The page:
"Midori Days": Come and Knock On Their Door...
“Mad Dog” Seiji is the toughest fighter in the school. With his “Demon Right Hand,” he’ll send his enemies to a hell of pain. Though he may be far from the sharpest tool in the shed, he makes up for it with pure street skill. Naturally, girls go for the bad boys. Midori used to watch him from afar, but has never had the courage to admit her crush on him. Seiji may have joked that he’d die with his right hand as his only love, but he didn’t expect this prophecy to come true in such a, well, literal fashion. One night, Midori’s body goes into a coma. When Seiji wakes up, he finds out that there’s a girl in his bed. Attached to his arm, where his right hand should be. Midori’s now Seiji’s right-hand gal, and in the vein of the classic Three’s Company, they have to keep the awkward living situation a secret while trying to figure out how it all happened.
Midori Days (Midori No Hibi in Japanese) was one of those series that spread via word of mouth. Everyone who saw the scanlations instantly loved the quirky comic and couldn’t wait for it to come out in America. But even before the manga hits in a month or two, Media Blasters has thrown the first five episodes of the anime on a disc, along with a box to contain the entire DVD series. And a t-shirt.
The series starts off innocently enough. Seiji, the hero of the series, comes off as a poor man’s Yusuke Urameshi, without the death and demon blood and all that nasty stuff going on. Unlike the Spirit Detective, Seiji actively wants a girlfriend, but his “bad boy” persona tends to scare any and all girls away from him. So he dozes off, realizing that he’s going to die with his right hand as his only girlfriend.
The next morning, Seiji wakes up to find that there’s a green haired naked girl where his right hand was. The size of a puppet, it turns out that she’s Midori, a rather wealthy girl with a crush on Seiji. Too scared to ever admit her love for the “Mad Dog,” she can’t really hide her feelings now that she’s physically part of him. After some quick investigating, Seiji and Midori find out that Midori’s regular body is comatose at her house, and neither know how this happened. Until the answer falls into their lap, Seiji’s going to have to keep Midori a secret from the world, while Midori tries to bring Seiji out of his shell and into her love life.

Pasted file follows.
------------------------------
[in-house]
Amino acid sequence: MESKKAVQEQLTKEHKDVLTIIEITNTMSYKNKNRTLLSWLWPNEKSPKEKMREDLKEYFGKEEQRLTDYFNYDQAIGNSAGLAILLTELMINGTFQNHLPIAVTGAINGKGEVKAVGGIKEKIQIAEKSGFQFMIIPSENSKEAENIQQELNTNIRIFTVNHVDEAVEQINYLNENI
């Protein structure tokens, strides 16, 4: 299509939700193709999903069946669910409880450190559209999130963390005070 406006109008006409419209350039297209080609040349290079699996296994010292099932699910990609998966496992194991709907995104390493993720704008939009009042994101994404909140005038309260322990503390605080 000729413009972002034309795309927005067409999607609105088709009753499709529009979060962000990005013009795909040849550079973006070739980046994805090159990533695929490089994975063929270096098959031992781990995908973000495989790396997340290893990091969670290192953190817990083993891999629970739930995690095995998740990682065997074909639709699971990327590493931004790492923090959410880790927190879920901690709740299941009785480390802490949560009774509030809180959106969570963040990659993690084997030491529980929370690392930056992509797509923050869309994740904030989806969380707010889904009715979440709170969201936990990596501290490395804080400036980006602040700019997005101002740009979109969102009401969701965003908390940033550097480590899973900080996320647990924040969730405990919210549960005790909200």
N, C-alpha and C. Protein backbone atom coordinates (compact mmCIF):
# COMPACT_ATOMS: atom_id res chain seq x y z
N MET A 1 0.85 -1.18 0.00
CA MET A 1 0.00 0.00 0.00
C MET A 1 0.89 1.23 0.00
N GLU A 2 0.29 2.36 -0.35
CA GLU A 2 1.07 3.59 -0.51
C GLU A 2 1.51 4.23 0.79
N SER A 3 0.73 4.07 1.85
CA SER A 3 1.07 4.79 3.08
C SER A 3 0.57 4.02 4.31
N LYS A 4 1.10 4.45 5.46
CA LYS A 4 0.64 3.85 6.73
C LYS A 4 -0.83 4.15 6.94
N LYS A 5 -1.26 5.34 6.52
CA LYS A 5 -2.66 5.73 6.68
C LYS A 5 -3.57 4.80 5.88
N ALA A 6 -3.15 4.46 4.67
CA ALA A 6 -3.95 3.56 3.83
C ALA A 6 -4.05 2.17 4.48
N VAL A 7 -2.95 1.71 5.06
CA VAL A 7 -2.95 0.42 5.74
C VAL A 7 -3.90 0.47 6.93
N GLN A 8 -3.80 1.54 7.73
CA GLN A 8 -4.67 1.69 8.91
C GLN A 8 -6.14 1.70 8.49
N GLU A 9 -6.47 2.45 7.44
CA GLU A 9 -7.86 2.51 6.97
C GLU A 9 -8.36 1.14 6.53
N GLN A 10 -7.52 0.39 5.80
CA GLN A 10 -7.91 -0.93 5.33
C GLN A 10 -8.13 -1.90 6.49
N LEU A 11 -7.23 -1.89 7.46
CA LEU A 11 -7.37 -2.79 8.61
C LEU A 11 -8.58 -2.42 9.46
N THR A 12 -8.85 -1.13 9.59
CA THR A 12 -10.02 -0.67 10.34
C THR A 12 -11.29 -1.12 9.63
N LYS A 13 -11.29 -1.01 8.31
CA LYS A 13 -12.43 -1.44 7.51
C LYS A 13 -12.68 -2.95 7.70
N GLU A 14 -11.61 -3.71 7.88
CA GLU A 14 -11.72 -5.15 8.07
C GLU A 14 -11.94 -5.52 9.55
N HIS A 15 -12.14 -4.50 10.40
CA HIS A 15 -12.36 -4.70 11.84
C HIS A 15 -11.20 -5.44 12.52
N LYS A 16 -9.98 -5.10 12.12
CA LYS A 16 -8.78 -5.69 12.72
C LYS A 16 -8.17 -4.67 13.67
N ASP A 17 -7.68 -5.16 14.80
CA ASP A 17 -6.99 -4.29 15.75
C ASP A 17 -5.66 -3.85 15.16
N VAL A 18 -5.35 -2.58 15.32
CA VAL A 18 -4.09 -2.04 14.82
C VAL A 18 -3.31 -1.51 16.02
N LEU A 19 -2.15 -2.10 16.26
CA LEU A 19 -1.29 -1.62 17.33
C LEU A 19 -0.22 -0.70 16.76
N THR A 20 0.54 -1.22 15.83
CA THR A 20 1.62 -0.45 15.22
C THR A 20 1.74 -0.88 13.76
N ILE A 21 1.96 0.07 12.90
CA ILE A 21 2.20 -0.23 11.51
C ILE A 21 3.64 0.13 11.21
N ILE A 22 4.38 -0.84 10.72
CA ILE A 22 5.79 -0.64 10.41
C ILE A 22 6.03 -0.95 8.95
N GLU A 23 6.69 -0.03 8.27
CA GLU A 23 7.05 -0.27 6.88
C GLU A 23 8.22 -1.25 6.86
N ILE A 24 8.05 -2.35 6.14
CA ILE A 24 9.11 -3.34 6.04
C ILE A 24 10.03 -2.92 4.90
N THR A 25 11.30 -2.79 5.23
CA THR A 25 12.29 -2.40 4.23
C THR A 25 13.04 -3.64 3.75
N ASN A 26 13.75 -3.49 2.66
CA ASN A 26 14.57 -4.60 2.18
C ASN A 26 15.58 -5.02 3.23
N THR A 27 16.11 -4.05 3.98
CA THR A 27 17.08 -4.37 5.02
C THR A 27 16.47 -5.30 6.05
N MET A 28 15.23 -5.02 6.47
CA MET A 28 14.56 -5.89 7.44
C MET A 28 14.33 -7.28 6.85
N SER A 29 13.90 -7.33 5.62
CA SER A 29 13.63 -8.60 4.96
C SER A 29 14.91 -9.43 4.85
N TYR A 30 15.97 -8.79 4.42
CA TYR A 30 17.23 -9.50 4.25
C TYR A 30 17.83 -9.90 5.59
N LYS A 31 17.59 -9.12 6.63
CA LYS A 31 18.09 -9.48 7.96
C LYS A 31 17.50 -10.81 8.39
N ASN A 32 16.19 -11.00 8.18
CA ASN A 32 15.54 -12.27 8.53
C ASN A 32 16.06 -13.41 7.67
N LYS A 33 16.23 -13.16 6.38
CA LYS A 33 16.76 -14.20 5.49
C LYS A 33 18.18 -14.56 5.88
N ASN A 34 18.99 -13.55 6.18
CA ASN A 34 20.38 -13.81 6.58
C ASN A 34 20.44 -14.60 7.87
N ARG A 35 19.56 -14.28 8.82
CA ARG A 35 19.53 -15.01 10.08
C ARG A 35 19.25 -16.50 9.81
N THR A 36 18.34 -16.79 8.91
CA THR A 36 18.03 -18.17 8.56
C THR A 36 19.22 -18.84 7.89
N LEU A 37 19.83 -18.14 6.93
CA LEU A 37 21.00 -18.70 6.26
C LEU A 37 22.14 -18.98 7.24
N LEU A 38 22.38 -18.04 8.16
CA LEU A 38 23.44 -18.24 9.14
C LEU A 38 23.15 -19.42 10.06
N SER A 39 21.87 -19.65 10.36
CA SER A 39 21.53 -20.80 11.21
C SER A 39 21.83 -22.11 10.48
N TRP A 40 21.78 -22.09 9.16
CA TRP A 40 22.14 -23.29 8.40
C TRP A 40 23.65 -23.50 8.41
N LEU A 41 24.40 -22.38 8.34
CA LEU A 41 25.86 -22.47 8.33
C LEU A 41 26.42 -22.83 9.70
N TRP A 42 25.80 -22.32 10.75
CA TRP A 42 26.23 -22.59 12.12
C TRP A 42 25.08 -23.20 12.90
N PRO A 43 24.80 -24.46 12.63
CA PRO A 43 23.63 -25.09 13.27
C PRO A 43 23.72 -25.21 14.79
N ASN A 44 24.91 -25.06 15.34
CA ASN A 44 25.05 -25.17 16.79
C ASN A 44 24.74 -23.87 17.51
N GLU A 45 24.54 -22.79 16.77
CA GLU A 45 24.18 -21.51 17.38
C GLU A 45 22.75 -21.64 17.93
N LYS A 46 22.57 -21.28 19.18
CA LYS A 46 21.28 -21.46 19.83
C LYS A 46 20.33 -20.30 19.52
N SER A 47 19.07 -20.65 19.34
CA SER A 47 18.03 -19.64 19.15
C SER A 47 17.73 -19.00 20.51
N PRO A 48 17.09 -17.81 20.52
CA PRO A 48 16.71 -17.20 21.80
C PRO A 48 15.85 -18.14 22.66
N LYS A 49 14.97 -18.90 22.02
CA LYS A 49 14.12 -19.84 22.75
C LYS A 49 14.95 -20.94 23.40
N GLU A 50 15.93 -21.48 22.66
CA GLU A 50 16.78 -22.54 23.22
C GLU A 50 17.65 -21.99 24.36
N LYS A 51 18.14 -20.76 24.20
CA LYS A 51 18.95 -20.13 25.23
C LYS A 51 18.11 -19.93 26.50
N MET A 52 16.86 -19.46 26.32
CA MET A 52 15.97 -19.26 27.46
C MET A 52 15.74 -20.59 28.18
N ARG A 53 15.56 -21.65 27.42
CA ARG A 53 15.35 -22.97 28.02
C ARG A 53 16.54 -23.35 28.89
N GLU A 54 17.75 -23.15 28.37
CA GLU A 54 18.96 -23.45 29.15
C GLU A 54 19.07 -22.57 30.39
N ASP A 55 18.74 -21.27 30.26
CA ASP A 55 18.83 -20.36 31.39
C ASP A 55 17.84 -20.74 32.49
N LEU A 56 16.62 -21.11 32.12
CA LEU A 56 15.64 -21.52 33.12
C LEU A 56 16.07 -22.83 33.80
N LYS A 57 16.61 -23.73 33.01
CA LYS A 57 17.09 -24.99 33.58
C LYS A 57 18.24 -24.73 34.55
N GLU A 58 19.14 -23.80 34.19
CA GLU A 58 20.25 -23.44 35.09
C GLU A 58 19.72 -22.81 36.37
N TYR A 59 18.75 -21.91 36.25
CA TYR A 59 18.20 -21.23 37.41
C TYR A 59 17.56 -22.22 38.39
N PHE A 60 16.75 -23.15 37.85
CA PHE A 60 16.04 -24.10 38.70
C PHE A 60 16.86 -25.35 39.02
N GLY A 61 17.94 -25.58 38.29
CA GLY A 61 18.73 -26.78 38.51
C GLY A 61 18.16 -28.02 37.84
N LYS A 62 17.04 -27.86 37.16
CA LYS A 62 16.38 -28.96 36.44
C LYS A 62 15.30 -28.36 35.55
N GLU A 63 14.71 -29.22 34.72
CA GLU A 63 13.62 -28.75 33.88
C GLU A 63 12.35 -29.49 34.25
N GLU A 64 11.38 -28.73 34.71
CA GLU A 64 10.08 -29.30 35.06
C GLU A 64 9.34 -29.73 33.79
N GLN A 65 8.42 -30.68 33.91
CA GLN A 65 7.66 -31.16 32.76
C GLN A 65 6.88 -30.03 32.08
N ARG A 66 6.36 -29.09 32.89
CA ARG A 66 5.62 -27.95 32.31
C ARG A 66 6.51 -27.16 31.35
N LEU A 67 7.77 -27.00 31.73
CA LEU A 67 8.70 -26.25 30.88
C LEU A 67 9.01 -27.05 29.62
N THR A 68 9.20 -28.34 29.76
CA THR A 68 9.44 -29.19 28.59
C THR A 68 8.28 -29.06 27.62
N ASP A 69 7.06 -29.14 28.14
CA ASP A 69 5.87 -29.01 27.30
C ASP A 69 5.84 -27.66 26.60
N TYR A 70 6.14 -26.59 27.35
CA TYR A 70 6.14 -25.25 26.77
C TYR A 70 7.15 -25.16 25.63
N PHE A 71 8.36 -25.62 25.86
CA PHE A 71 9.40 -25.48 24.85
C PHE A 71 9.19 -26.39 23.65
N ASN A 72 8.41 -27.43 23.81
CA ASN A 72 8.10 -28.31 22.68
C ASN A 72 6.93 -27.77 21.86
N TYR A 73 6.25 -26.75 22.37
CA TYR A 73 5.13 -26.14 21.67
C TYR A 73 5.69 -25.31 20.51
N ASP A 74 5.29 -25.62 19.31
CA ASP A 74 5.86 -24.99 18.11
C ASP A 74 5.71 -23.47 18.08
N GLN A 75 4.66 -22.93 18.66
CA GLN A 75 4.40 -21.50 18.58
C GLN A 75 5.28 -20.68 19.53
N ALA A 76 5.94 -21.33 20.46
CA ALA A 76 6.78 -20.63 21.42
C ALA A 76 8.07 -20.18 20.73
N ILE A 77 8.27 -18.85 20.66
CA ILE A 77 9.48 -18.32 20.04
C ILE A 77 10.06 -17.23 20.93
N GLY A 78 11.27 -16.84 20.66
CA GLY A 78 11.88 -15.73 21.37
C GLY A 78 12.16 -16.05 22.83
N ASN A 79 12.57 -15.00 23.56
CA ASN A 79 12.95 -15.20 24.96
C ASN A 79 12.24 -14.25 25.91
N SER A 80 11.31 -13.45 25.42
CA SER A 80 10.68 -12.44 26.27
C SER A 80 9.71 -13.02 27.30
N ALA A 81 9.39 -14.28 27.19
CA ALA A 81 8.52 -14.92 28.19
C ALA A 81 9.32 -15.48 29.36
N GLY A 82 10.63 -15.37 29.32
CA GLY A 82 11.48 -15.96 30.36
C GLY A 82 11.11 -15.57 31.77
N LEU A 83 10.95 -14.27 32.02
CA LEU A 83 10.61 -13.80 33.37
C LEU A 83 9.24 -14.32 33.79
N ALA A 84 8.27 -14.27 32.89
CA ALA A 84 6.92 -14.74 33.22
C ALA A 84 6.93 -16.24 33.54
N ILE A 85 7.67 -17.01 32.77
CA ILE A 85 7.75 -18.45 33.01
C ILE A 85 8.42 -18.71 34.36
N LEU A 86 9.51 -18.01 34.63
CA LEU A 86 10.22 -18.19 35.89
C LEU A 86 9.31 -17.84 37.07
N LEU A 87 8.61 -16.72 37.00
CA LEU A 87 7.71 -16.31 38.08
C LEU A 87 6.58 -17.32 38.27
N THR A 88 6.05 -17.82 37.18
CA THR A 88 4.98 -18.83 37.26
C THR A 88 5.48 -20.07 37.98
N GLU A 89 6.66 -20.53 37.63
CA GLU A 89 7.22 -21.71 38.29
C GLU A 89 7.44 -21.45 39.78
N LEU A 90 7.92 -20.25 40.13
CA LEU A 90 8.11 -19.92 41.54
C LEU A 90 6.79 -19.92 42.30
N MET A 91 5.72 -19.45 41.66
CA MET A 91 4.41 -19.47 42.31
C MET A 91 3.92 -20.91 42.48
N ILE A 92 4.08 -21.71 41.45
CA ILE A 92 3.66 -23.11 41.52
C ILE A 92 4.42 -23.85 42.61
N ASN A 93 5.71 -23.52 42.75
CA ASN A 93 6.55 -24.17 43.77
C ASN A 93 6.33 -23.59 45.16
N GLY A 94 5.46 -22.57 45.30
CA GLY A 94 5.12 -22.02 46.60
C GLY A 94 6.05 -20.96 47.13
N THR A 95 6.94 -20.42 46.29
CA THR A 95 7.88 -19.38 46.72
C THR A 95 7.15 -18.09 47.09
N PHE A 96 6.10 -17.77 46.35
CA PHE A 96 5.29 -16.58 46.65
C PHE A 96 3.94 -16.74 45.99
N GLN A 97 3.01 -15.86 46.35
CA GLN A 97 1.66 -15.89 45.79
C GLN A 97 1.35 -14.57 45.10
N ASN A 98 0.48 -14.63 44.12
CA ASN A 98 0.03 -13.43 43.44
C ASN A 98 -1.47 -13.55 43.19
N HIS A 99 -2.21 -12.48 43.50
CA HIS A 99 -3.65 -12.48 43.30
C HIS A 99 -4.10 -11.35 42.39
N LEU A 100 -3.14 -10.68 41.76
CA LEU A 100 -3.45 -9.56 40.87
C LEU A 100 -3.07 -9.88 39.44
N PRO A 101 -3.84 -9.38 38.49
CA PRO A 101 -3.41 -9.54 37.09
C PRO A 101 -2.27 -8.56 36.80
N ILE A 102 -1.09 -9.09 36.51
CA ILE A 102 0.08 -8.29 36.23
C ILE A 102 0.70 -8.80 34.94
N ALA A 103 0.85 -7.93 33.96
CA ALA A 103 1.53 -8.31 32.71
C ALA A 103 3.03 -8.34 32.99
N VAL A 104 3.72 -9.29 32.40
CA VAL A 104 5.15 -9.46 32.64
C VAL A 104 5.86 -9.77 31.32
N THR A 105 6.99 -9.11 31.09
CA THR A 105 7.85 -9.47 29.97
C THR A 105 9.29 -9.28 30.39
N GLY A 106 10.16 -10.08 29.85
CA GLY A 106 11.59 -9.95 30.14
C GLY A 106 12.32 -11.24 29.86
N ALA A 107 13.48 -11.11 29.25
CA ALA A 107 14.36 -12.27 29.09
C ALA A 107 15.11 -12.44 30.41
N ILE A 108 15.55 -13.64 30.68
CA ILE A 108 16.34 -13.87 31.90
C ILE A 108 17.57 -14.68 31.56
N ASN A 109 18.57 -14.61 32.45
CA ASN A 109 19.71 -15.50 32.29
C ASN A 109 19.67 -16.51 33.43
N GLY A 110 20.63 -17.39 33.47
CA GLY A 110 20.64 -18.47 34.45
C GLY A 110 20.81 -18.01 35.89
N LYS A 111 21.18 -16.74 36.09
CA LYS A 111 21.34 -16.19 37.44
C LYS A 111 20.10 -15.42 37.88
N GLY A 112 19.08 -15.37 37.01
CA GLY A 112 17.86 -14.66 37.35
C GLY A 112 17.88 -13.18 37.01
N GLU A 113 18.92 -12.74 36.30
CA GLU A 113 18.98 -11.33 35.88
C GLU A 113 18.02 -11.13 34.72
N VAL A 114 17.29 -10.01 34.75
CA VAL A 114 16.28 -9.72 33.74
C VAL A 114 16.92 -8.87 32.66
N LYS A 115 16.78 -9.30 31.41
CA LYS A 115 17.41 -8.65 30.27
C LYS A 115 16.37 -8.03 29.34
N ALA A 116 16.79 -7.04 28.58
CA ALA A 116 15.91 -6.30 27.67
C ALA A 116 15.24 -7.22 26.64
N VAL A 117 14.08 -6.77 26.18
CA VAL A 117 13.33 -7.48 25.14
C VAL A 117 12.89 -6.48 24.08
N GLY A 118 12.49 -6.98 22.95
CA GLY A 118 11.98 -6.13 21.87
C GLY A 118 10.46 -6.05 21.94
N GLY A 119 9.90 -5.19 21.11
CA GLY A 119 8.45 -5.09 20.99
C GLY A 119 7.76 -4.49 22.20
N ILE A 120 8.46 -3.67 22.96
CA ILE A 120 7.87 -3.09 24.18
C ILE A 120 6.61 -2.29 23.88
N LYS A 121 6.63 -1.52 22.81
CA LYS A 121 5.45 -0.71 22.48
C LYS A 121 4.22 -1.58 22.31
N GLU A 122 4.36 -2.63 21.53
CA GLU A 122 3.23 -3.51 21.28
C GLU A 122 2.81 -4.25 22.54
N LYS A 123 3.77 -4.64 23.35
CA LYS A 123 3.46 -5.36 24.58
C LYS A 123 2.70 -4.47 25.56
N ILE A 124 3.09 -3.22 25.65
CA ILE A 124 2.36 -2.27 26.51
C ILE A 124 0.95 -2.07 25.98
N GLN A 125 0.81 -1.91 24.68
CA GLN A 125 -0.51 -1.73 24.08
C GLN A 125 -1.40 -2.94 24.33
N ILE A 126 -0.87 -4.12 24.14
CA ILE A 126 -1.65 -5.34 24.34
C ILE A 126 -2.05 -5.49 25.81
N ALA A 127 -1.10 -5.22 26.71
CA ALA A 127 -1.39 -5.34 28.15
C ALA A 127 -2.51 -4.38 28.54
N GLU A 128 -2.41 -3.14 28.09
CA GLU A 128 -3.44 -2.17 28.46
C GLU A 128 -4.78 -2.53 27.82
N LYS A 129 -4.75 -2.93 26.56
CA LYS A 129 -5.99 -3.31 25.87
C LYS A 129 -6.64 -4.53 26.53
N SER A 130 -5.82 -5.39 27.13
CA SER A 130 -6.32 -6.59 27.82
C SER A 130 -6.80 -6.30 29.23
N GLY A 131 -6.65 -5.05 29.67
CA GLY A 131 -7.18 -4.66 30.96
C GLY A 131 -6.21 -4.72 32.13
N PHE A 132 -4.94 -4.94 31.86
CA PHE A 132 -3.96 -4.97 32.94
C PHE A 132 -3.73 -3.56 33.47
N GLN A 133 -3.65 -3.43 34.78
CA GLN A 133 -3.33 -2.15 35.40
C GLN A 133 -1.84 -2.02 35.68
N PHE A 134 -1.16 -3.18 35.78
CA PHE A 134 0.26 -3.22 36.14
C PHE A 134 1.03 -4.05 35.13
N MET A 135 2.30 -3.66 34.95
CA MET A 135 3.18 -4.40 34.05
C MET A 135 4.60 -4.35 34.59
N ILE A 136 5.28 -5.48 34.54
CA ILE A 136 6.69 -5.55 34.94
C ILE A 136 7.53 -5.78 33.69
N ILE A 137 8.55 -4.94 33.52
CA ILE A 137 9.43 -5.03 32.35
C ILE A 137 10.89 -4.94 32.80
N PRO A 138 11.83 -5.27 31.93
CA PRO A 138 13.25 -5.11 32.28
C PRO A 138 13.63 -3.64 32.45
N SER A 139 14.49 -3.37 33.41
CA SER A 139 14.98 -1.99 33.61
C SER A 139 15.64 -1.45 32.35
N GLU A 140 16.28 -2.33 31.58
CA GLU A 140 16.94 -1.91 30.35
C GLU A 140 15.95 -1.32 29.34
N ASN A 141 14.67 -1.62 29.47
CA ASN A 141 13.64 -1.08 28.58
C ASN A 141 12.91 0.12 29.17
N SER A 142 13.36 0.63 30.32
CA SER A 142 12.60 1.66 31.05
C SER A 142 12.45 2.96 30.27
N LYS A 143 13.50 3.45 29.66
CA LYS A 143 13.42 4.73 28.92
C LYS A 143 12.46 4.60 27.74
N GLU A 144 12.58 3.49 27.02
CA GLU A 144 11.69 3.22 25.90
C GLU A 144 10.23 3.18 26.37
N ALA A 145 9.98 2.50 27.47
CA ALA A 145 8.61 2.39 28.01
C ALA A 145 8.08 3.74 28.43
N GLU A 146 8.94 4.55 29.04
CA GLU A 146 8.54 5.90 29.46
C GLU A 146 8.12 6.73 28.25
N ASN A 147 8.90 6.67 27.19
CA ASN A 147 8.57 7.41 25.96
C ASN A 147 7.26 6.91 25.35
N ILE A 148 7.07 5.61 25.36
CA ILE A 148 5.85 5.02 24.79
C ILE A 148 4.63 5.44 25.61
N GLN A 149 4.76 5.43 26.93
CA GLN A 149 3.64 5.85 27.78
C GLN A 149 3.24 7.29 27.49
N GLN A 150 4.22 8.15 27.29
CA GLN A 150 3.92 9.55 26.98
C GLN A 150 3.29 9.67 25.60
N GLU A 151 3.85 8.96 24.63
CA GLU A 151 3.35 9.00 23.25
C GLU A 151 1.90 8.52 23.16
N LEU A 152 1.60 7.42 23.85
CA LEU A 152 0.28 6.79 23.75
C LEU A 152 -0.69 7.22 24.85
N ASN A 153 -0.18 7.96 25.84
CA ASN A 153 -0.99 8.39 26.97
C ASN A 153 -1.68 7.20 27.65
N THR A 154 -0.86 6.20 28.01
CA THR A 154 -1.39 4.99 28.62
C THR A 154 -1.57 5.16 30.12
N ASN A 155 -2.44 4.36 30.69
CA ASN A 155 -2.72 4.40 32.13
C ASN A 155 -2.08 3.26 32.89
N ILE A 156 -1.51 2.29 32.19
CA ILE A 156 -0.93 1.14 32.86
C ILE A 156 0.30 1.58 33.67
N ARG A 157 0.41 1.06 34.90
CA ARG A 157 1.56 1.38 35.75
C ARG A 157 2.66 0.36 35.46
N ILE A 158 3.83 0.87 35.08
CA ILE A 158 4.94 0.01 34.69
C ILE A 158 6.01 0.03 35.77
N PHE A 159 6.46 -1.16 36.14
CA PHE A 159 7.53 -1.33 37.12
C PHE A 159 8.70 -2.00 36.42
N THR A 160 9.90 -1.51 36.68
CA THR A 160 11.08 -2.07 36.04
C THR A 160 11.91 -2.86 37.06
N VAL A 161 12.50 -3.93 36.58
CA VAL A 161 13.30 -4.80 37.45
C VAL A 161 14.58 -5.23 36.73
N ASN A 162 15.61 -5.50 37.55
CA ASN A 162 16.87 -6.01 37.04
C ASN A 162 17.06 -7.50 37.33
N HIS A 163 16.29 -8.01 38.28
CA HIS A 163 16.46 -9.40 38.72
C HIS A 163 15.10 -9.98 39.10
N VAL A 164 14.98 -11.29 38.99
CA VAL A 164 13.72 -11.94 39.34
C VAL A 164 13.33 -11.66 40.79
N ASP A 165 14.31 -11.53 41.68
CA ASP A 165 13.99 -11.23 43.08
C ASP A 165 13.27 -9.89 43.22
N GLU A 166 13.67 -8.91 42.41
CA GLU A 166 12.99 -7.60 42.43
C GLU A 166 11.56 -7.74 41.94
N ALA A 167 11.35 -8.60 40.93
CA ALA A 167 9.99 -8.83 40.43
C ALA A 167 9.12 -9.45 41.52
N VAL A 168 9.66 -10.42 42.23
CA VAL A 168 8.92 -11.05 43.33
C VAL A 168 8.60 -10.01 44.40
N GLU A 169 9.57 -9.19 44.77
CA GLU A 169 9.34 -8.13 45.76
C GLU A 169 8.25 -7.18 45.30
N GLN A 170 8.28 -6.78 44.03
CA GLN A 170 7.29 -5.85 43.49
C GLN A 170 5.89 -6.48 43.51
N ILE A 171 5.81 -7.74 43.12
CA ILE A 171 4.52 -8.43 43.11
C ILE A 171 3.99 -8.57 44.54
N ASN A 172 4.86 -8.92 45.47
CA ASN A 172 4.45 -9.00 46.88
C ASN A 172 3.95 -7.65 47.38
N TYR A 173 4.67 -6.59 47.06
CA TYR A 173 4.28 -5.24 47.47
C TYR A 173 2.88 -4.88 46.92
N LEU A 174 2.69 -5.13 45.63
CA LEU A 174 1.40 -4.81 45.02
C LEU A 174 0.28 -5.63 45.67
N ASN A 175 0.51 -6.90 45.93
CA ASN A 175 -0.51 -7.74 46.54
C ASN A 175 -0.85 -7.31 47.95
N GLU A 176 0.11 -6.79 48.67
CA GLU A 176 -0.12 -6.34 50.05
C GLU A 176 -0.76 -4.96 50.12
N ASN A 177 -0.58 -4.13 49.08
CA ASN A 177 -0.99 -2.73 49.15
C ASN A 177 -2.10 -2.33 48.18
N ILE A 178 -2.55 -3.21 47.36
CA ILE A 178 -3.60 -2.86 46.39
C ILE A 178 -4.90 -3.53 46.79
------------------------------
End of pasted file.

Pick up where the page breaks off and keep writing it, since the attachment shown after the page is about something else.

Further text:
Who said you couldn’t love your right hand?
There really is no better way to describe this other than a modern day, anime version of Three’s Company. There’s a lot of physical comedy derived from Midori’s ability to drag Seiji around by just moving (don’t try to think too hard about the anatomy-related questions). Likewise, there’s the unique ways of hiding something. Jack Tripper tried to hide the fact that he was living with the two gals while being straight, Seiji has to hide the fact that his right hand has breasts. The entire show just gives off this Three’s Company vibe.
And I love Three’s Company, so take that as a compliment.
Since this show’s of very recent vintage (2004) the animation is sufficiently crisp. Nothing exemplary, but nothing sticks out like a sore thumb. The dub works, the sub works, technically and aesthetically, there’s nothing wrong with the disc. Extras include the textless opening and closing, a promo reel, some hilarious but short outtakes, and an interesting “Original Audio Drama Day.” I would guess this was a Japanese audio play released on CD or something—a nice little side story, but nothing substantial. Trailers are, well, trailers.
Media Blasters has released it in two versions, with and without a box. The box to hold all three volumes contains an XL t-shirt. I don’t exactly know how to review a t-shirt two sizes too big, but hey, if you like XL t-shirts, go for it.
The disc contains five episodes of the spiritual successor to Three’s Company. So if you couldn’t stand that old show, don’t watch this. But if you’re like me and love the adventures of Jack, Janet, and the bimbo, go grab Midori Days for some real fun.